Europe's Political Divorces Are Often Messy

Sep. 14 2014 — 18:27

Divorce among couples rarely ends without scandal, and all the more  so with divorce between states. Those splits inevitably involve political and economic hardships, mutual recriminations and a complex and painful division of property. And even once this nightmare is over, the very presence of the other party causes interminable irritation and anger.

The only example that I can recall of a civilized "state divorce" in Europe was the peaceful division of Czechoslovakia into two parts — accomplished thanks to the efforts of former Czechoslovakian President Vaclav Havel. To this day, the two "former spouses" maintain normal inter-state relations.

Divorce and separation remains a very real problem for Europe. Scotland's agitation to leave the U.K., Catalonia's attempts to escape the custody of Madrid and Novorossia's bloody fight to break away from Ukraine are all ongoing issues.

And although each case is very different, they share one aspect in common: London, Madrid and Kiev are exerting great efforts to prevent those disunions. However, a strict interpretation of international law indicates that, in all three cases, those advocating separatism have every right to at least advocate their cause.

In 1945, the right to self-determination was included in the United Nations Charter. Then, in 1966, this right was enshrined in the International Covenant on Economic, Social and Cultural Rights and the International Covenant on Civil and Political Rights.

Still later, this right was confirmed in documents of the Organization for Security and Cooperation in Europe. What's more, the concept of self-determination covers a wide range of possibilities and is defined as "The establishment of a sovereign and independent state, the free association with an independent state or the emergence into any other political status freely determined by a people."

In theory, the people living in the area affected should resolve these disputes, without any outside interference. The UN Charter states that "all states shall, in accordance with the provisions of the UN Charter, encourage the right to self-determination, and shall respect that right." The only problem is that nobody "respects" that right, much less "encourages" it.

There are several reasons for political leaders' inability to honor their obligations, to greater or lesser degrees.

First, the UN Charter also contains the contradictory principle of "the inviolability of borders" because after World War II the leading powers wanted to ensure stability by any means. Consequently, for every argument for self-determination, a persuasive counter-argument is available.

The second reason is that the clause on self-determination was introduced during the collapse of the colonial system when the authors had the African states in mind. At that time, few colonial powers wanted to keep their states, and so their passage into freedom was relatively uncomplicated. Nobody could have guessed that Scotland and Catalonia would one day invoke the same principle. There are many more examples besides those: the Ukrainian Donbass, Spain's Basque region, Russia's Chechnya and so on.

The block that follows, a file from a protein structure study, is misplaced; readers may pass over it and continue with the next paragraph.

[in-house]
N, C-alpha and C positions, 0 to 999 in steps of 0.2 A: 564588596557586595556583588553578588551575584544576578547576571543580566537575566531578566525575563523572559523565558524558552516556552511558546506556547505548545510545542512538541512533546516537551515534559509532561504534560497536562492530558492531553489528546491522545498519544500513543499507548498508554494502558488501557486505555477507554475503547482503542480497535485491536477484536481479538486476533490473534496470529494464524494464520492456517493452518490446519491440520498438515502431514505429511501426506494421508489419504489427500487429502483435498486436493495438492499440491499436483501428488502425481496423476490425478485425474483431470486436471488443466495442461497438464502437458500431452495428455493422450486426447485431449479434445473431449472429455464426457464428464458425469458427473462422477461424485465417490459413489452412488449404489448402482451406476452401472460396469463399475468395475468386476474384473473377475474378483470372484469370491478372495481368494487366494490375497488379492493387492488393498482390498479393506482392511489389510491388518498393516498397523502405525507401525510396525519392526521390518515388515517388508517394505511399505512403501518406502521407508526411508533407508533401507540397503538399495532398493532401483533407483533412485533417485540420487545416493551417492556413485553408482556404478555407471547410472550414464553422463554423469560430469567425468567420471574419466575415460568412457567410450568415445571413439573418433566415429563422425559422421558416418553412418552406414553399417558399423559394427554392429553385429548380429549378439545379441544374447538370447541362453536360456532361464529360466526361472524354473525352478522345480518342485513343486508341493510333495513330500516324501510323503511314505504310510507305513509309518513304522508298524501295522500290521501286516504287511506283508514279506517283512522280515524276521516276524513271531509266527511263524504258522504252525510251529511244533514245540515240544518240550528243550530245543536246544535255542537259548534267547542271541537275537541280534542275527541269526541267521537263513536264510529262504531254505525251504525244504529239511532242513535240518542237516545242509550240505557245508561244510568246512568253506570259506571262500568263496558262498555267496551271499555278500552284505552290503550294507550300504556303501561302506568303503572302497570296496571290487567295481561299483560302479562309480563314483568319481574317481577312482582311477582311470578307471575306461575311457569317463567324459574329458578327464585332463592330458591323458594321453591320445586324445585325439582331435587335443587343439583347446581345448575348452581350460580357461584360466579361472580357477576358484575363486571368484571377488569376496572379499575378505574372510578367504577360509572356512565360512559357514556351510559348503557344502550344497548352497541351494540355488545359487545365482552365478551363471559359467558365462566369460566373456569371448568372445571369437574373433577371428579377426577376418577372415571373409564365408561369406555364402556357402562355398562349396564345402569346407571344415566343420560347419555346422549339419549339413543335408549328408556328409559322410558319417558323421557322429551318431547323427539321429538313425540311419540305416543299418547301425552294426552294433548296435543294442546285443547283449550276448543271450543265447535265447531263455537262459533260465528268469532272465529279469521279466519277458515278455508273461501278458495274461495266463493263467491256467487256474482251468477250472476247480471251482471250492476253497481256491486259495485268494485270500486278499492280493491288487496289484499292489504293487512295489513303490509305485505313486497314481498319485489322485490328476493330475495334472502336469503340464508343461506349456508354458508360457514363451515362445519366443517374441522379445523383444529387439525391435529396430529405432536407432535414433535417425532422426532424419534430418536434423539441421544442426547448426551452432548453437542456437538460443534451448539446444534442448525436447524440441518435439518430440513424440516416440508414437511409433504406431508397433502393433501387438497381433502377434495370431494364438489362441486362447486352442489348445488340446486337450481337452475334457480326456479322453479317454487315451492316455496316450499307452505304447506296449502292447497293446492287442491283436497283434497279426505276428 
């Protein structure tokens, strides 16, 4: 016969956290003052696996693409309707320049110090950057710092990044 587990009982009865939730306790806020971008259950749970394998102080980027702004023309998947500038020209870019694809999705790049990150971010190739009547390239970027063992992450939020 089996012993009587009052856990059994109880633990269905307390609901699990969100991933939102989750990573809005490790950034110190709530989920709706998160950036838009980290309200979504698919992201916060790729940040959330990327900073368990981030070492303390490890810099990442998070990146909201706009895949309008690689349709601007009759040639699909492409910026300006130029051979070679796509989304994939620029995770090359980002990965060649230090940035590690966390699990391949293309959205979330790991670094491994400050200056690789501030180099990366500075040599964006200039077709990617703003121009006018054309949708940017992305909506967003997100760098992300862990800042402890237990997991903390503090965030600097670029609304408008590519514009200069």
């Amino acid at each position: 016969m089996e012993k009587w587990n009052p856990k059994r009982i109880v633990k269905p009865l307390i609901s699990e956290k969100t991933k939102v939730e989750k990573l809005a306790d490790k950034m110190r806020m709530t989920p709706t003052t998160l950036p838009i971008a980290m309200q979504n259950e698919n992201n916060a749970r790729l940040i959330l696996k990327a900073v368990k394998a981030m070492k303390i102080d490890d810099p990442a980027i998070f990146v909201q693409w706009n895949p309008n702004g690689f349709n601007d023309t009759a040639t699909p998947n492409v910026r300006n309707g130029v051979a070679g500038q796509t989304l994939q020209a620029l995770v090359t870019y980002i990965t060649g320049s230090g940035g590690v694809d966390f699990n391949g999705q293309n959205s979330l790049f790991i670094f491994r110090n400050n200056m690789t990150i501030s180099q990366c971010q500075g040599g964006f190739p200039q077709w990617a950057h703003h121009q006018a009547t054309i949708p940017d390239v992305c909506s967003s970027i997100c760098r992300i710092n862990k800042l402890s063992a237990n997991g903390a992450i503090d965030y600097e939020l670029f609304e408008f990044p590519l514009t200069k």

The underlying problem with the current world order is that it has long outworn its original set of clothing and just plods on wearing the same old, uncomfortable and increasingly tattered rags. A prime example of this is the fact that the victors in World War II continue to control the UN Security Council, a completely inappropriate situation given the wealth and power of the world's developing nations.

But unfortunately, the fear of making desperately needed repairs to the structure of the UN has already led to numerous squabbles, and threatens to undermine the very foundation of the organization. Perhaps humanity will simply have to wait for another world war, after which the winners will spell out the new rules of the game for the few remaining survivors.

No matter the international body, though, the world's issues are not just about rules written on paper. The problem is the egoism that drives the world today. If not for this egoism, the Catalonians and Basques would create their own states and live in peace alongside Madrid and as a part of the European Union. Scotland would settle down.

And if Kiev and Moscow had enough sense, it would avoid all this bloodshed by letting Novorossia go in whichever direction it wanted. Thus freed from that heavy burden, Kiev could finally pursue meaningful integration with Europe.

However, Madrid will continue desperately clinging to Barcelona, London to Scotland and both Kiev and Moscow to the Donbass. Despite considering itself the leader of civilization, Europe has yet to learn how to formulate reasonable and sound policies.

If only someone would follow the example set by Vaclav Havel.

Pyotr Romanov is a journalist and historian.

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